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Samsung Galaxy S10 Lite Review: Playing the 'Affordable Flagship' Game

Samsung Galaxy S10 Lite Review: Playing the 'Affordable Flagship' Game

The Samsung Galaxy S10 Lite should have been what the Galaxy S10e was.

Apart from its usual set of flagship smartphones, Samsung focused on the budget and mid-range segments with the Galaxy-M and Galaxy-A series last year. Moving into 2020, the company is now focusing on the affordable flagship category, specifically the sub-Rs 40,000 price segment. OnePlus has been dominating and has been successful in this segment for a while now, so much so, that Xiaomi and Realme have been trying to compete with the ‘Flagship Killer.’

The new Galaxy S10 Lite, according to Samsung offers the premium Galaxy S experience at a more affordable price. Now even though it has S10 in its name, it doesn’t look anything like the original Galaxy S10 series. First of all, there is a flat AMOLED display and the punch hole has moved to the center, just like the Galaxy Note 10. The triple cameras at the back are placed in a raised rectangular module, very similar to the one we saw on the Galaxy M30s.


The handset also makes use of what Samsung calls ‘Glastic’ which is a combination of glass and plastic. The use of this plastic fused glass also helps in shedding some weight. This was one of the first things that I noticed when I got my hands on the device. It feels light considering its size and dimensions and the fact that it loaded with a large 4,500mAh battery. According to the company, this material offers a premium finish similar to glass, but at the same time, it doesn’t shatter like glass. Oh, and it also attracts a lot of fingerprints. In-person, I did not have any complaints.

Overall the handset looks and feels worthy of the price, almost as good as the OnePlus 7T. But there are some important things that I need to point out. First of all, there is no headphone jack on this phone, but thankfully there is a pair of USB Type-C earphones in the box. Also, there is only one speaker sitting at the bottom of the phone.

Samsung has been a pioneer when it comes to its mobile displays, and the Galaxy S10 Lite is no exception. The 6.7-inch Super AMOLED panel covers almost the entire front with slim bezels all around. It offers a Full HD+ resolution of 2400x1080 but somehow Samsung’s OneUI makes the icons look bigger than expected. The panel is definitely bright, offers punchy colours and of course you can fine-tune the colours and white balance according to your liking. There is a fingerprint scanner under the display as well, although it isn’t the same as the one we saw on the Galaxy S10 series. More on this later.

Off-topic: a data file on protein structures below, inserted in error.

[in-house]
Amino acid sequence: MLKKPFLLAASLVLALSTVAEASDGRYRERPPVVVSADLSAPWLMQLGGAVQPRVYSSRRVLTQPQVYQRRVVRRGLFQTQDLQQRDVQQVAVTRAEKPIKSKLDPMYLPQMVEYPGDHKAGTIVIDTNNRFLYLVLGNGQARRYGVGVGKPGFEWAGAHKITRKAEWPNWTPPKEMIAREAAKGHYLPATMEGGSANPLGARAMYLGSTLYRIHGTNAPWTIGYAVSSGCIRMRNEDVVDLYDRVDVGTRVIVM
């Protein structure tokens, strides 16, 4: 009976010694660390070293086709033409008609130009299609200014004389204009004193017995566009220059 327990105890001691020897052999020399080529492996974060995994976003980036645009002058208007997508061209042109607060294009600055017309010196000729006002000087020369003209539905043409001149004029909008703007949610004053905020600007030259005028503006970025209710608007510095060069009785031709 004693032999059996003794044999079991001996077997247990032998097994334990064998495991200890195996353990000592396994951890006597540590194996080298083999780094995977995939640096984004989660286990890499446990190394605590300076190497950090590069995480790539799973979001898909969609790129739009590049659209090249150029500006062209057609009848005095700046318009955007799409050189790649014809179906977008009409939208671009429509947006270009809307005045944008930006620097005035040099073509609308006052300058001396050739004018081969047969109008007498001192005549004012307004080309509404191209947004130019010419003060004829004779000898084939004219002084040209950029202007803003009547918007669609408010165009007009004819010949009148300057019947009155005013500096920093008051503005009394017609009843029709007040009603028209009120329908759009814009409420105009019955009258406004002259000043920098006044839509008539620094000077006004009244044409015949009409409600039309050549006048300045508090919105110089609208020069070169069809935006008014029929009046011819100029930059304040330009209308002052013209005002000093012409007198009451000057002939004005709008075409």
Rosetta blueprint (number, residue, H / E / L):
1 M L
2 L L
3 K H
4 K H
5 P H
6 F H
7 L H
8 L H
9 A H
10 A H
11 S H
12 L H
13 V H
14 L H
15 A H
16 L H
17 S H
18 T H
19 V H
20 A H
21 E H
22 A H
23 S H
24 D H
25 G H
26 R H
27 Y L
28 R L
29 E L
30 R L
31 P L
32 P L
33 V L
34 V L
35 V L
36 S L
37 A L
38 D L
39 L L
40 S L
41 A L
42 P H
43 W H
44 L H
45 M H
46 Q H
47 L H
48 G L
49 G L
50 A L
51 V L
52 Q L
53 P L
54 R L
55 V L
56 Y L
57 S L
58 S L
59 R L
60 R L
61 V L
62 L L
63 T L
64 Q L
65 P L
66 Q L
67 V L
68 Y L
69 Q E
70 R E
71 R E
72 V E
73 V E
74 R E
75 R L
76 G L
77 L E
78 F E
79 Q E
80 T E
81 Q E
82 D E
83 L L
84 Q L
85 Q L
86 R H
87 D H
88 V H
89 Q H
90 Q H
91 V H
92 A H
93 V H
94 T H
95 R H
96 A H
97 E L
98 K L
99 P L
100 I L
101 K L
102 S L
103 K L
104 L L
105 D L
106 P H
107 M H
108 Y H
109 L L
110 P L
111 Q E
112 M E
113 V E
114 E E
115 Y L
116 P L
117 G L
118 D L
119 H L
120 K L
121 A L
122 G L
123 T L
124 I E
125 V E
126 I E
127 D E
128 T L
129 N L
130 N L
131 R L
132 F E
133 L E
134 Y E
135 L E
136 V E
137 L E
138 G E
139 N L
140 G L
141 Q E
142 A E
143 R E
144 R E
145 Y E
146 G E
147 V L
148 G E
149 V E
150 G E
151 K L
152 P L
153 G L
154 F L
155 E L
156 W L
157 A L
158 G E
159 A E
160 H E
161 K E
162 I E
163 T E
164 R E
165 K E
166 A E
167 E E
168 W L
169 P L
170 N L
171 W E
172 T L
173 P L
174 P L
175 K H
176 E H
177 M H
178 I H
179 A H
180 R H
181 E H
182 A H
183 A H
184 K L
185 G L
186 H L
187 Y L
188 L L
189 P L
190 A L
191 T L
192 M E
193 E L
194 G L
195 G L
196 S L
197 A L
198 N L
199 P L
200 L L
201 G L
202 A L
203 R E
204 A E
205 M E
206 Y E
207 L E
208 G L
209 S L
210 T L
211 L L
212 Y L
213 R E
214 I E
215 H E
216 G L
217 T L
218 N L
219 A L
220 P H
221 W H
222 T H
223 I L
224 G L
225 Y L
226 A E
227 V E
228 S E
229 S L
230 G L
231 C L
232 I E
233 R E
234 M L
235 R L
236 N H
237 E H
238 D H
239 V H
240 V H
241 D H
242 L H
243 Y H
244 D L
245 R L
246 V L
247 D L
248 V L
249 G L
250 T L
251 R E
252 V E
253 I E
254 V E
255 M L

Now the display does feel at par with the OnePlus 7T’s Fluid AMOLED panel. It is comparable in terms of colour reproduction as well as brightness, but OnePlus offers a 90Hz refresh rate, which makes a huge difference. Now I am not saying the panel on the S10 Lite is bad, in fact, I felt it was a tad bit brighter. But once you move to that fast 90Hz refresh rate, everything else just seems less fluid.


On the inside, the handset is loaded with some solid specs. There is a Snapdragon 855 processor paired with 8GB of RAM. There is a 6GB variant as well, but the company has decided not to introduce the variant at launch. You get 128GB of internal storage and if that feels less, there is the option of adding a microSD card of up to 512GB in capacity. Samsung usually relies on its own range of processors, especially for devices launching in India, but the S10 Lite is an exception and could attract customers.

Performance is pretty solid. The new One UI 2.0 brings some small refinements along with Android 10 goodness. Samsung’s UI skin somehow feels a bit too much, especially if you are coming from a stock Android smartphone. Surprisingly, it is smooth and in my two weeks of usage, I hardly faced any glitches or slowdowns. I just wish that Samsung brings support for third-party icon packs apart from the themes and wallpapers on offer.

As a daily driver, the phone is very responsive and smooth. Multitasking is handled flawlessly and apps open quickly. Overall I found the phone to be quite snappy and probably one of the best in its class. It just a notch behind the OnePlus 7T purely because of that faster 90Hz refresh rate and a cleaner Android experience with OxygenOS.